In this process, the catalyst can be metered in continuously in different places. The catalyst can be added upstream of the mixing unit 4, in the mixing unit 4 or downstream of the mixing unit 4 in the reaction zone 6. In a further variant, the catalyst may be added continuously and directly to the reaction zone 6 only after the desired reaction temperature of the starting mixture has been attained. The metered addition or catalyst can take place by means of suitable pump systems. Suitable pump systems in this context are microprecision pumps or piston pumps. The amounts of the catalyst metered in can be determined exactly and controlled, for example by means of suitable mass flow meters or balances. Amounts of catalyst added are guided by the catalyst system used and are in the range of 10 ppm-1%, preferably in the range of 10 ppm-0.1%, more preferably of 10 ppm-200 ppm.

Further assistants for the polymer preparation may be additives for adjusting the rheology. Here, a wide variety of different solvents or plasticizers are conceivable, provided that they cannot influence the reaction or also react themselves. Additionally conceivable are also additives which stabilize the finished end product in any way. Typical substances here are light stabilizers, antioxidants, flame retardants, fungicides, but also water scavengers and reactive diluents in the case of use of reactive silane monomers. It is likewise the case here that these substances should influence neither the catalysis nor the preparation of the polymer. The assistants can be added at different points in the process.

The starting materials may be metered in continuously in the quantitative ratio required by means of pumps, pressure lines or suction lines. The quantitative detection can be detected by means of mass flow meters or balances. The starting materials may have temperatures of from −20° C. to 200° C. The silanes of the general formula (3) are preferably used within a temperature range of from 0° C. to 60° C. and more preferably from 10° C. to 35° C. The polymers with units of the general formula (2) are used preferably within a temperature range of from 40° C. to 160° C. and more preferably within a temperature range of from 60 to 120° C. The heating can be undertaken, for example, in a reservoir vessel or through a heated metering line (hot water, steam heating, electrical heating, etc.).

The starting materials can be metered in, in a mixing zone upstream of the actual mixing unit 4, or directly into the mixing unit 4. The latter variant is preferred. Suitable mixing zones are, for example, tubes with static mixers or a stirred tank which optionally may be heated.

In the case of use of pressure lines and pumps, the entire flow process can be controlled with the pumps or the line pressure, i.e. the residence time of the starting materials in the reaction zone 6 in the continuous reactor is determined via the pump output installed or the line pressure. In a further variant, another pump has been connected downstream of the mixing unit 4 and then determines the delay characteristics of the mixture.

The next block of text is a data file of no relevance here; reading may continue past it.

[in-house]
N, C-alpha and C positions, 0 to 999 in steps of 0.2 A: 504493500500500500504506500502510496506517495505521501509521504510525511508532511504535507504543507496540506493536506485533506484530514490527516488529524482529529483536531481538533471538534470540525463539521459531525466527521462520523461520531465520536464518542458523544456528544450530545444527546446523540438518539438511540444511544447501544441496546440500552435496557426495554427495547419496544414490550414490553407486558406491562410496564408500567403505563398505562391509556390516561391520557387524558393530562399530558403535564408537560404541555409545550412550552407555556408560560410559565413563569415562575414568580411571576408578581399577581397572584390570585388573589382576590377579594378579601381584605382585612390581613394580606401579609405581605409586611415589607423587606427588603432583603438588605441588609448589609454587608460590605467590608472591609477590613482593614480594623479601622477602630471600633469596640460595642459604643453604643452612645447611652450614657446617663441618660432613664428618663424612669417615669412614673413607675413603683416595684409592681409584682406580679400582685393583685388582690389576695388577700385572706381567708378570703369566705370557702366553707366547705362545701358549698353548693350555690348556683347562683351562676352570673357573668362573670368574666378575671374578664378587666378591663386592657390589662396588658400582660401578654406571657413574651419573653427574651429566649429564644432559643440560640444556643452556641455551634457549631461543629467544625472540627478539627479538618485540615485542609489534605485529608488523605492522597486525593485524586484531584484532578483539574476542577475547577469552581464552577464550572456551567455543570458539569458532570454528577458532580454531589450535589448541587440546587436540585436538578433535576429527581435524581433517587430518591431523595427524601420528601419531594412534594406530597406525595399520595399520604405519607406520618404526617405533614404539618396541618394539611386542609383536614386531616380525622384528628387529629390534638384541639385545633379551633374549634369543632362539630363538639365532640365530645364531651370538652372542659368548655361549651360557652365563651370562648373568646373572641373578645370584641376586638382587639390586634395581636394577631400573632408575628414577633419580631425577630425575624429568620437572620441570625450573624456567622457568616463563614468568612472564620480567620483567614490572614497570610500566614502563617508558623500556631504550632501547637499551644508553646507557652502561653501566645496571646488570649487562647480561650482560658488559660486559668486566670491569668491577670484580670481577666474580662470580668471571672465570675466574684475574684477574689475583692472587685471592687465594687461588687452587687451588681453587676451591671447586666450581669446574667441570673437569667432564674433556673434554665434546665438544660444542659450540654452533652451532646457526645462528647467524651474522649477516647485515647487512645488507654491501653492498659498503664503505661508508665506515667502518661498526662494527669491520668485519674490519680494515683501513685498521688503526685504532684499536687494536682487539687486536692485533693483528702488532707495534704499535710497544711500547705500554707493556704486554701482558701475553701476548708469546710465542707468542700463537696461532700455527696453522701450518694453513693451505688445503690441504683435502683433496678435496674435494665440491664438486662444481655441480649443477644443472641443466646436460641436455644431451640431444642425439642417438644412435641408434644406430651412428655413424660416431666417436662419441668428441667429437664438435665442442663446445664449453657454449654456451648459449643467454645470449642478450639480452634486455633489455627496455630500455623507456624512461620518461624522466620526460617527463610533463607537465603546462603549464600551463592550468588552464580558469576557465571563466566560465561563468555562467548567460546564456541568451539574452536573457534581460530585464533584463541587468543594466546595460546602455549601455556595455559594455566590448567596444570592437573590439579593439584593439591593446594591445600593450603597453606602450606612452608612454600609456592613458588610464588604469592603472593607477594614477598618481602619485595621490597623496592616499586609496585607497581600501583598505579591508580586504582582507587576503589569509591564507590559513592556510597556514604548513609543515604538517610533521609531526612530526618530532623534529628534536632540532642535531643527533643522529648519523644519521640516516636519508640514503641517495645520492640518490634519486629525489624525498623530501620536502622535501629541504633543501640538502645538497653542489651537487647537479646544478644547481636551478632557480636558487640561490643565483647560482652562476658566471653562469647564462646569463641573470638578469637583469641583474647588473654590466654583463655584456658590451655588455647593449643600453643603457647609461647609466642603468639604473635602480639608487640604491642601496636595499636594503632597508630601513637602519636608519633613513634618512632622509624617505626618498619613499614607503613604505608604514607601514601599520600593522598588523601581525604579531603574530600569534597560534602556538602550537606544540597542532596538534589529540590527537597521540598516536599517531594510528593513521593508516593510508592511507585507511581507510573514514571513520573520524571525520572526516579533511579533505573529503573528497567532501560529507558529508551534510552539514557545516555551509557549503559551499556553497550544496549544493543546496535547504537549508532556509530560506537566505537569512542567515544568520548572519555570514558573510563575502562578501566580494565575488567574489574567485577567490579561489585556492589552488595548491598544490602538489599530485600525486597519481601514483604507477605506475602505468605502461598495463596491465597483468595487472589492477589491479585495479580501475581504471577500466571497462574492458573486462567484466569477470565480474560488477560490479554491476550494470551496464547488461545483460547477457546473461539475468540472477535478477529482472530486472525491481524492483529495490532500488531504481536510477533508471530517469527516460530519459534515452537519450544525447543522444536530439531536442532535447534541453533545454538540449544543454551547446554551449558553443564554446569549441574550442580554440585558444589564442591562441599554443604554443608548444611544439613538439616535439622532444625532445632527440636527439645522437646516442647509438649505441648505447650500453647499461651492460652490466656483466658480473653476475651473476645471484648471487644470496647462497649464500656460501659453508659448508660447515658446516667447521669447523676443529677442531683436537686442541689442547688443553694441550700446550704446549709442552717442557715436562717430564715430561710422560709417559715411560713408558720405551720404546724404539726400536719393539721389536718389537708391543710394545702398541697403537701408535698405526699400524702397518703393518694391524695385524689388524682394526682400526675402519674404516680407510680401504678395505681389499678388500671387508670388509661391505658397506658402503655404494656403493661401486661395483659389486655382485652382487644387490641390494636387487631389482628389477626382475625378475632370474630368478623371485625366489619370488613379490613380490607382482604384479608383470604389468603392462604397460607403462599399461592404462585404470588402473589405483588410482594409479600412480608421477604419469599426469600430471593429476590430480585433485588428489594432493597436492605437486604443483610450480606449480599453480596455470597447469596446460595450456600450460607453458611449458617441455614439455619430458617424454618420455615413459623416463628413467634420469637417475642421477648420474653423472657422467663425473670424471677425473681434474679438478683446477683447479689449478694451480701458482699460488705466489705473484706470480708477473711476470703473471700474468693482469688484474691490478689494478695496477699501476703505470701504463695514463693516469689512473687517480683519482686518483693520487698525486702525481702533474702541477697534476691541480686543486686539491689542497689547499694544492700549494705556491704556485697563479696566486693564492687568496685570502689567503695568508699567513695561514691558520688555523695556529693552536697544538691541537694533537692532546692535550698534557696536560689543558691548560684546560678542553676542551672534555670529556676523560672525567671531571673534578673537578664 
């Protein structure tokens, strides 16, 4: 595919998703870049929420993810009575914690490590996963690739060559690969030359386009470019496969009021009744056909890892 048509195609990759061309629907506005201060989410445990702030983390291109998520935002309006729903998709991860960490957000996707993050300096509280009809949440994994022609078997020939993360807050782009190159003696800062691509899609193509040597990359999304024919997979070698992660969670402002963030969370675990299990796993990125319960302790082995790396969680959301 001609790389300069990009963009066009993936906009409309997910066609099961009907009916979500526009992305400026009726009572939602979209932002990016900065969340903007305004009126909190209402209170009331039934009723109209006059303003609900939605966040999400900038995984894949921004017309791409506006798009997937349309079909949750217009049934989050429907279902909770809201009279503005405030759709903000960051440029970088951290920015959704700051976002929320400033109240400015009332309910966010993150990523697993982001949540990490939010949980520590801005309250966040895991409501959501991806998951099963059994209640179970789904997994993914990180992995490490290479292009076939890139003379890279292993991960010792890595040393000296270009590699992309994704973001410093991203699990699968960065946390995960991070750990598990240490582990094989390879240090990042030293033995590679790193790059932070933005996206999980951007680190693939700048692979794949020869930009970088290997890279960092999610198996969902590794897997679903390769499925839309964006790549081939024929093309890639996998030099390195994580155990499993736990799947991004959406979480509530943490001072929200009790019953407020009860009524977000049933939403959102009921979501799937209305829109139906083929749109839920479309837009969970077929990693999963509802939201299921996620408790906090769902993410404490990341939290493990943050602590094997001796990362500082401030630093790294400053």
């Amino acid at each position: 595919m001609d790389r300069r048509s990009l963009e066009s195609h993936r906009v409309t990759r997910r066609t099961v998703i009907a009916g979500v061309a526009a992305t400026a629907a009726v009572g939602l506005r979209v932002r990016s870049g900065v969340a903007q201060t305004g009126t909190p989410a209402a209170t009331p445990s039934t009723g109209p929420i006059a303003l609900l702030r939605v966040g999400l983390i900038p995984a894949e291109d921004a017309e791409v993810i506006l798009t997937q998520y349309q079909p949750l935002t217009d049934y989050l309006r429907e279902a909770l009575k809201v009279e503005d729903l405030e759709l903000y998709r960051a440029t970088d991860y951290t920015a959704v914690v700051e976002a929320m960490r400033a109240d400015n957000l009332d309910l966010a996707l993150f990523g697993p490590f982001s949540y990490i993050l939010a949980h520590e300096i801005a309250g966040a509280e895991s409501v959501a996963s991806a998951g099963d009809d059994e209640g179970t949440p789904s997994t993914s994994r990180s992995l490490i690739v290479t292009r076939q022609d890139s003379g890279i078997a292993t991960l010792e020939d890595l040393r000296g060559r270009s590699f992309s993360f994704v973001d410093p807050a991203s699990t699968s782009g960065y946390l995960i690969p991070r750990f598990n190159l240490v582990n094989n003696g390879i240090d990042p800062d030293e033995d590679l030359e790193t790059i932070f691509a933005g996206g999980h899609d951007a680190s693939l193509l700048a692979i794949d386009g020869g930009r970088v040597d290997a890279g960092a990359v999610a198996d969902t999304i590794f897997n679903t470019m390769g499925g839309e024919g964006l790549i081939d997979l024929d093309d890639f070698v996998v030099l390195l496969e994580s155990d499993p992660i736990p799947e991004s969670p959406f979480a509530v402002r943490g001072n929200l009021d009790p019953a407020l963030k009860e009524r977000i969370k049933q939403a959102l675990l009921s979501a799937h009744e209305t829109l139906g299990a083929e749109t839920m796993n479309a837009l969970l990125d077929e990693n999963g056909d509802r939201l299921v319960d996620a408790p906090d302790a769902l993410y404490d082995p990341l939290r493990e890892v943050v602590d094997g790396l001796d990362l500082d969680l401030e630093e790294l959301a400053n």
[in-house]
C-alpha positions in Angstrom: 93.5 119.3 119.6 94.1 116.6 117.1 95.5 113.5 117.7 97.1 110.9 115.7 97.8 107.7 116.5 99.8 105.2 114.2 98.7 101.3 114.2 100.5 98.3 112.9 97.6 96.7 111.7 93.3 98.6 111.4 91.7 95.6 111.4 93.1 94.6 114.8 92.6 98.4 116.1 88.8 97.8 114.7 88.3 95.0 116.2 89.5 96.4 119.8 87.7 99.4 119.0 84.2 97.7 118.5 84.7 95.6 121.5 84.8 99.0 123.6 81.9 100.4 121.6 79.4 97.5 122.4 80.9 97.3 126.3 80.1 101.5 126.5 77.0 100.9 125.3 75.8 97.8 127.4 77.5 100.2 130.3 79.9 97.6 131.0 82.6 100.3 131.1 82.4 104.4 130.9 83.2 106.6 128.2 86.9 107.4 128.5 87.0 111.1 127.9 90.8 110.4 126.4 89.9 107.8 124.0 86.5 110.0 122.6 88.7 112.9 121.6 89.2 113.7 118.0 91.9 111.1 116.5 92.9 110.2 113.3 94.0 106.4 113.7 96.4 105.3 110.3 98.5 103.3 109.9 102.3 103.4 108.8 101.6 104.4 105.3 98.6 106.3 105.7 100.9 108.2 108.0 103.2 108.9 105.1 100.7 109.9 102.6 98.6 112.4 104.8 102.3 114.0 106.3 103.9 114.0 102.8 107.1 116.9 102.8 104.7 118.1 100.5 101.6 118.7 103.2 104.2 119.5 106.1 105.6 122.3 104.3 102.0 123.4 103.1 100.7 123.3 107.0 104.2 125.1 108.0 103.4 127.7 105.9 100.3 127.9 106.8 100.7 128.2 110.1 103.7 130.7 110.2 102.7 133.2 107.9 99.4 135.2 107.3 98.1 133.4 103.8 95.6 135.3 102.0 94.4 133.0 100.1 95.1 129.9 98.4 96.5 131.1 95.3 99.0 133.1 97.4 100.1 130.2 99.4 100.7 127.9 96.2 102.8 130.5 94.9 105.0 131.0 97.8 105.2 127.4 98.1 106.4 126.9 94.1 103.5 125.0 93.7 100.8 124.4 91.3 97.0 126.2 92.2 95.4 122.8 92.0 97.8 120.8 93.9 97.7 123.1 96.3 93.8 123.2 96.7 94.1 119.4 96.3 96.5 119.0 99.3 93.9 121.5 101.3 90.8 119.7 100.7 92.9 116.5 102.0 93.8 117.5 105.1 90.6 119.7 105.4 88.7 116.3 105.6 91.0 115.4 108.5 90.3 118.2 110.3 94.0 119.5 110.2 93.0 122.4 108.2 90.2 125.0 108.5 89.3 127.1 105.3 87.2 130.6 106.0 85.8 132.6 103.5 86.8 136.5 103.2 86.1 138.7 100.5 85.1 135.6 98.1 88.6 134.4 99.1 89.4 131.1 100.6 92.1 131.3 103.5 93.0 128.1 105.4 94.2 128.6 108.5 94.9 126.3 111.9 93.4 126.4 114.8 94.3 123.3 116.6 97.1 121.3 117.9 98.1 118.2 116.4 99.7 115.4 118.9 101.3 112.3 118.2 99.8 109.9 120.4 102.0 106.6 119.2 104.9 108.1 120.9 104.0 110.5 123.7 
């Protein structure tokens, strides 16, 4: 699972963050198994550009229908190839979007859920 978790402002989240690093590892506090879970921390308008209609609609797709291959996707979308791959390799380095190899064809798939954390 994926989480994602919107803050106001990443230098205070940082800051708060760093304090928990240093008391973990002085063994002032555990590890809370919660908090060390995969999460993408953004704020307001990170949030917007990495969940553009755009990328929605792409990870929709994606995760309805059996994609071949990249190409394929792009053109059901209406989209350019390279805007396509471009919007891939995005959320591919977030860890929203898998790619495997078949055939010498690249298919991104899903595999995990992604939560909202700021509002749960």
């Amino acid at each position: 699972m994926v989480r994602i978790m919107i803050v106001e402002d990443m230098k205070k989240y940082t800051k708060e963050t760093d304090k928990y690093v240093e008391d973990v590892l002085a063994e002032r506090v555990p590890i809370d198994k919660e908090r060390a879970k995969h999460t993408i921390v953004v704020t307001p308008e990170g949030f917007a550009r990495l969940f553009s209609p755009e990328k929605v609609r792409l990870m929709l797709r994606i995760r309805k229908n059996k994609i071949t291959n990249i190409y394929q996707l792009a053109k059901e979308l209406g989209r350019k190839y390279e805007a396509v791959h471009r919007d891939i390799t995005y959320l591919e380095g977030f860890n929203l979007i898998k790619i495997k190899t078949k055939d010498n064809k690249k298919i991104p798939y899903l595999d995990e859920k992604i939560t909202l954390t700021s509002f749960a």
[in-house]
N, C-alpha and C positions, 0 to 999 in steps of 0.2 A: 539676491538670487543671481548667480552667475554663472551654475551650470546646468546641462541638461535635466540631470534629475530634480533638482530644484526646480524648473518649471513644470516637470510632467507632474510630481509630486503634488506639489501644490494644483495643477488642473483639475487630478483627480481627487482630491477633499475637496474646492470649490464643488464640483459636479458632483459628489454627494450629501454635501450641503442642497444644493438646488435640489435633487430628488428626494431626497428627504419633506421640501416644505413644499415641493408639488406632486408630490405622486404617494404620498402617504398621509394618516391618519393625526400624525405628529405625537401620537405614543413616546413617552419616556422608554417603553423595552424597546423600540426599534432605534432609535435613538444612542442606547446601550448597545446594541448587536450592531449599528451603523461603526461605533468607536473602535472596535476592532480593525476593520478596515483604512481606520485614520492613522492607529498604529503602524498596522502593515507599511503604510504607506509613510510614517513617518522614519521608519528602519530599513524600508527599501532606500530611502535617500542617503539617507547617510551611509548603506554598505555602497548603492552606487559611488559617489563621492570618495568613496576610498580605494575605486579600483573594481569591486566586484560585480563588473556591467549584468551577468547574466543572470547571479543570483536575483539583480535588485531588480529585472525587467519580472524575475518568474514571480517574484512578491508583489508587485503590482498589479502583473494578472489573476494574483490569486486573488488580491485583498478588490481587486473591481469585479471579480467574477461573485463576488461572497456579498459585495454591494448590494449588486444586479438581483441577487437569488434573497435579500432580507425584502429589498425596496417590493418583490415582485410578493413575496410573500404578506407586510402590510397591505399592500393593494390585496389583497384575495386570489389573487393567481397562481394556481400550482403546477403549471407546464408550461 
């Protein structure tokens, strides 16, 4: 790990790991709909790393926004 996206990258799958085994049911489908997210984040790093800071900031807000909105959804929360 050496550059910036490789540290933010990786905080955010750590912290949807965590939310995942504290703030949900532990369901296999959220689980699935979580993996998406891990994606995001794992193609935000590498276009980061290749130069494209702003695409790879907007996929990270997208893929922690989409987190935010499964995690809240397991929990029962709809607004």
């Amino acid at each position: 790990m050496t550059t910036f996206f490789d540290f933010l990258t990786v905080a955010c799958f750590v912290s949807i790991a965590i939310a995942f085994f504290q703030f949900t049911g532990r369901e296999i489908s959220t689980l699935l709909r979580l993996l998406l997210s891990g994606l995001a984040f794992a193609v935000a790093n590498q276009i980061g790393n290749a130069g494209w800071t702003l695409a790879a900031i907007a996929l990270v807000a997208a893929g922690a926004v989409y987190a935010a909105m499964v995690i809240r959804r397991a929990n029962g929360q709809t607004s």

Suitable mixing units 4 are all units which introduce a sufficiently high energy density into the system in order to distribute the starting materials homogeneously within one another. These are, for example, planetary mixers, Pentax mixers, Thorax mixers, dissolvers, centrifugal pumps, etc. i.e. all mixing units which can, for example, also be utilized for emulsion production and are designed for continuous operation. Likewise suitable are micromixers having a channel cross section of from 1 micrometer up to a few mm. The temperature in the mixing unit can be selected freely, or is established of its own accord on the basis of the selected temperature of the starting materials and the energy input of the mixing unit and varies from preferably 0° to 250° C. Preference is given to a temperature range of from 40° C. to 120° C., particular preference to a temperature range of from 60° to 100° C. Optionally, the mixing units may additionally also be heatable.

In the delay zone connected downstream of the mixing unit 4, further mixing can be effected, for example, by means of static mixers or active mixing units. The active stirring tools may be driven externally or by the liquid as it flows by. Further equipment for mixing is, for example, vortex disrupters installed in a fixed manner or so as to be exchangeable. Mixing can also be effected by means of inserted random packings. Suitable random packings are, for example, glass beads, ceramic or hollow glass bodies, etc.

It is possible to use all reactor geometries and shapes, as described, for example, in Kirk-Othmer, Encyclopaedia of Chemical Technology, J. Wiley & Sons, 4th edition, Volume 20, pages 1007 to 1059. Particular preference is given to a cylindrical reactor shape, in which case the ratio of length to diameter may vary as desired, for example, from 1:10 to 1:2500 (microreactor). The position of the reactor is arbitrary. The reactor material may vary from metal through steel-enamel up to glass.

The delay vessel 6 may preferably be operated within a temperature range of from −20° C. to 400° C. More preferably within a range of from 60° C. to 120° C. The heating can be effected by means of suitable heating equipment, such as oil thermostats, steam heaters, hot water heating, electrical heaters, etc.